“If you want to sell something to somebody, you have to tell them how it will satisfy their desires. It’s one of the oldest truths known to humankind. But in the arts, we don’t really know who our new audiences are, we refuse to learn what they want, and without knowing what they want, we can’t tell them how our products will satisfy their desires. So instead we blather on endlessly about how wonderful we are – or how wonderful people should think we are – and hope that young, culturally diverse people will somehow magically find us as appealing as traditional audiences once did.”
So Trevor O’Donnell diagnoses the problem with arts marketing (at least in the US) today. While his accusations of lazy, ego-driven marketing might be exaggerated, there is much to ponder here. I certainly agree that much arts marketing is still too ‘arts-centred’ and uses too much ‘arts-speak’, instead of being customer-centred and using customer language.
Read his full blog post here. He’s so passionate about this subject he’s written a book about it, titled Marketing the Arts to Death. It’s certainly worth thinking about the language we use, and how we evaluate the quality of our marketing, to ensure our first objective is to establish meaningful communication with our potential audiences, about the types of experience they can expect to have with us.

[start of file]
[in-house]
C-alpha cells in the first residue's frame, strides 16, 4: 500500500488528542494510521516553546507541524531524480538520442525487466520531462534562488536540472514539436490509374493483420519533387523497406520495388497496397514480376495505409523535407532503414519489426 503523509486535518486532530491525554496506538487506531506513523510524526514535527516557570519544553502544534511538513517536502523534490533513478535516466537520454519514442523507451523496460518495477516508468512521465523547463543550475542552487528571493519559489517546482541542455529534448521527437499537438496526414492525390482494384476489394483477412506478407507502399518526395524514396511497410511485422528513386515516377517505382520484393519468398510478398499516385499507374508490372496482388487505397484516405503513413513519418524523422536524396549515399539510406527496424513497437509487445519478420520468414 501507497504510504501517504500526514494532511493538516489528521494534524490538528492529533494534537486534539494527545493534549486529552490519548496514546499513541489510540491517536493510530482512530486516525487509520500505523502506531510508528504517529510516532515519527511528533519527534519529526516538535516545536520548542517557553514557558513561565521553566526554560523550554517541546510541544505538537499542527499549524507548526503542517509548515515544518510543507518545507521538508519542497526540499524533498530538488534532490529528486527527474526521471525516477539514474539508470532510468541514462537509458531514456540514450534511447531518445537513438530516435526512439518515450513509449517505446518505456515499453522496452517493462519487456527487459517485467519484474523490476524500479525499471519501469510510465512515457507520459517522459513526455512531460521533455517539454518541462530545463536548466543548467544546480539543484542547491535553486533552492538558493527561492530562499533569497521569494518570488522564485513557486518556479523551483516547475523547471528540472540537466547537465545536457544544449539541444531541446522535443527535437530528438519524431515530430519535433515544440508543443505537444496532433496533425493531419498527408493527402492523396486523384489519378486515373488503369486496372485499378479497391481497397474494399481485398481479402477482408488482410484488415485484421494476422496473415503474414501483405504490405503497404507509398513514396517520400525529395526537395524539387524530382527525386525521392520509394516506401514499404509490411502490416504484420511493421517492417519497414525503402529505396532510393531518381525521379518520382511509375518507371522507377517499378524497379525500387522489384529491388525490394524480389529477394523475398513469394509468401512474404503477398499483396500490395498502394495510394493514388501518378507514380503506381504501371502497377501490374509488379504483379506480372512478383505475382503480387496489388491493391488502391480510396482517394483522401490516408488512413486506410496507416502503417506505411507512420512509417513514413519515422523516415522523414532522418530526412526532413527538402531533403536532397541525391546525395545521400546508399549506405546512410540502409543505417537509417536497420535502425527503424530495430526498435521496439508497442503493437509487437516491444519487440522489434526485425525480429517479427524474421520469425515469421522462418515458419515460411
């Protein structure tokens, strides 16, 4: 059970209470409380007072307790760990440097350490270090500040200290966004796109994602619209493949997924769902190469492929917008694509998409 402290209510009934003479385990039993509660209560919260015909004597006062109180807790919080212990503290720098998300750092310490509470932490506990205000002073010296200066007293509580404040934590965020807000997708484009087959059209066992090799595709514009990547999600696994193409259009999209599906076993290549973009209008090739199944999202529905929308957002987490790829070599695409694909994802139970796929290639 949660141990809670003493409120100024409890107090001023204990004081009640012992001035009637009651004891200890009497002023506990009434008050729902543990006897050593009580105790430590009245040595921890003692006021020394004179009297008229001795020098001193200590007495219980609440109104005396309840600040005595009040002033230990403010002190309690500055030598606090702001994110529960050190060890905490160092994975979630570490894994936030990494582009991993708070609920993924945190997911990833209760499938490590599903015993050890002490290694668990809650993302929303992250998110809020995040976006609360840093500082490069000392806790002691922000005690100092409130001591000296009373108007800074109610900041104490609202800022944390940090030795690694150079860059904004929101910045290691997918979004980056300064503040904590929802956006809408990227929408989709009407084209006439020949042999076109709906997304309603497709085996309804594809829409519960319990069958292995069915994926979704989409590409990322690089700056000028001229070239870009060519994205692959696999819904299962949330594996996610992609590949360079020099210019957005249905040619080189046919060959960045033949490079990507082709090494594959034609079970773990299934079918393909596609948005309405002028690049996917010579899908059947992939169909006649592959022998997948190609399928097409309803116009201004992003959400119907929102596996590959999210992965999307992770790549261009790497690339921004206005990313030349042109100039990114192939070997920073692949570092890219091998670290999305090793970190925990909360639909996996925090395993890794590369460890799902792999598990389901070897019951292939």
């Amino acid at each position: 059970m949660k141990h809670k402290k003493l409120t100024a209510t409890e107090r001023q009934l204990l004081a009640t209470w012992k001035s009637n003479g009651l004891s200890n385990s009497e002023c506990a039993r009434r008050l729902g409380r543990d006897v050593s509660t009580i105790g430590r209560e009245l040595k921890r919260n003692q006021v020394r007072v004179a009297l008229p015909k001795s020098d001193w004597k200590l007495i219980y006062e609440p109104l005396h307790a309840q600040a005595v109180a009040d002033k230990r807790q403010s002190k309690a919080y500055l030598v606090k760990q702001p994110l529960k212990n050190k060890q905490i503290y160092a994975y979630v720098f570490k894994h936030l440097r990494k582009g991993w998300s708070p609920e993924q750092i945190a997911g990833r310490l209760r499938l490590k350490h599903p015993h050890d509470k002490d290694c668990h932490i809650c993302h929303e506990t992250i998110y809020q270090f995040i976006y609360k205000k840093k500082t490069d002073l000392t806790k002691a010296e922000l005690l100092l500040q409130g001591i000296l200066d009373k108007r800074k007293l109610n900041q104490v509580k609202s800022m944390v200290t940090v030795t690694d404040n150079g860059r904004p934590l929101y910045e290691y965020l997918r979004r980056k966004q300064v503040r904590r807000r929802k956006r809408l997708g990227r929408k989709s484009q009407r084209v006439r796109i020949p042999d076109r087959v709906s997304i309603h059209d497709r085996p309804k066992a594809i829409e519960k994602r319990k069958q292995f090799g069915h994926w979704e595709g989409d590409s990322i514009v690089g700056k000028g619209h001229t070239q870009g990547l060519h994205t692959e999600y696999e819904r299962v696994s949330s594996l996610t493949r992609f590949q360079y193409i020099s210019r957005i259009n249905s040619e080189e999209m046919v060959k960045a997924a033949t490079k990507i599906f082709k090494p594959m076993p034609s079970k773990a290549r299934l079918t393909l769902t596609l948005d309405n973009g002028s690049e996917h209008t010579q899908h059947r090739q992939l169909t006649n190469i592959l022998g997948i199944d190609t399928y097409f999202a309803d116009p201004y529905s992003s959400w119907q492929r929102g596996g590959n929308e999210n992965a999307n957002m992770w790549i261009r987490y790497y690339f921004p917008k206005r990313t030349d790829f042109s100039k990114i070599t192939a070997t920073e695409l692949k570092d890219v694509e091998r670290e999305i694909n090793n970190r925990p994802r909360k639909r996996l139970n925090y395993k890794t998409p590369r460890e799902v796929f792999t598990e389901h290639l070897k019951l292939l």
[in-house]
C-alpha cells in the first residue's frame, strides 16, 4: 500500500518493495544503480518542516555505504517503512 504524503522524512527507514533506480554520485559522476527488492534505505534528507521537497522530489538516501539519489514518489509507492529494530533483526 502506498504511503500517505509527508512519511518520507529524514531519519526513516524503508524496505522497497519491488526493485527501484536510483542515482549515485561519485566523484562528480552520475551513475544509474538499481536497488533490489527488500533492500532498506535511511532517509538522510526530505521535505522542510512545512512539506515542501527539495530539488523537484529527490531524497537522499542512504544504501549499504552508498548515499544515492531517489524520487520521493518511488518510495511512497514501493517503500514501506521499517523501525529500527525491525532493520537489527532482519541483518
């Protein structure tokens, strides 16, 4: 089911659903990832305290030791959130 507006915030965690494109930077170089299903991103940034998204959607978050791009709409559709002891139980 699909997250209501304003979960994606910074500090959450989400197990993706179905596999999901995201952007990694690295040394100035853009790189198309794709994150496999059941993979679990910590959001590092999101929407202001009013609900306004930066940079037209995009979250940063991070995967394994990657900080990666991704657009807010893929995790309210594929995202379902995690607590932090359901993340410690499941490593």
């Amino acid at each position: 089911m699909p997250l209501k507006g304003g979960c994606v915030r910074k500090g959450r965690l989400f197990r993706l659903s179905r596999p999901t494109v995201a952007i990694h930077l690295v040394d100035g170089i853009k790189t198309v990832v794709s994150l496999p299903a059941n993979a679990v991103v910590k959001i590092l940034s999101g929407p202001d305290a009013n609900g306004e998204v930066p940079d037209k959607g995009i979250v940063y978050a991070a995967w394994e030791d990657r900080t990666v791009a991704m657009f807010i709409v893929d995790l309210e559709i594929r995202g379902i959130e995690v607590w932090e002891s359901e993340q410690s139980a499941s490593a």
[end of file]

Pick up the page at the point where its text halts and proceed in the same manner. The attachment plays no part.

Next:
Still struggling with demographics, wondering why it’s not really helping you identify potential new audiences, or how best to create offers to existing segments? Here’s an article on the National Arts Marketing Project website from the US, which explains why just using demographics is problematic.
Author Sara Leonard says “People enter into relationships with other people and with organizations because they share interests and values. The principle applies within the arts, too. Our arts organizations need to have clear and consistent organizational identities that are expressed in our missions, programming, and marketing, and we need to know how the organization’s personality intersects with those of our audience members. In order to do that, we need to understand their interests, values, likes, and dislikes so that we can most effectively relate to them. To use the lingo, we’re talking here about psychographics.”
See more at: http://www.artsmarketing.org/resources/article/2014-03/deeper-demographics#.dpuf
US arts researcher Alan Brown takes stock of the most significant trends re-shaping demand for the arts, and the groundswell of creativity and experimentation leading the orchestra field in the US into the future. Drawing on a body of research on orchestra audiences and arts participation, this closing keynote of the recent League of American Symphony Orchestras Conference identifies the key challenges to engaging the next generation of orchestras and embedding orchestras in the creative life of their communities.
One quote which stood out for me: “community engagement starts with season programming”. Watch it now and spread the word to all you know in the Australian orchestral community: https://www.youtube.com/watch?v=420i4xIzlAg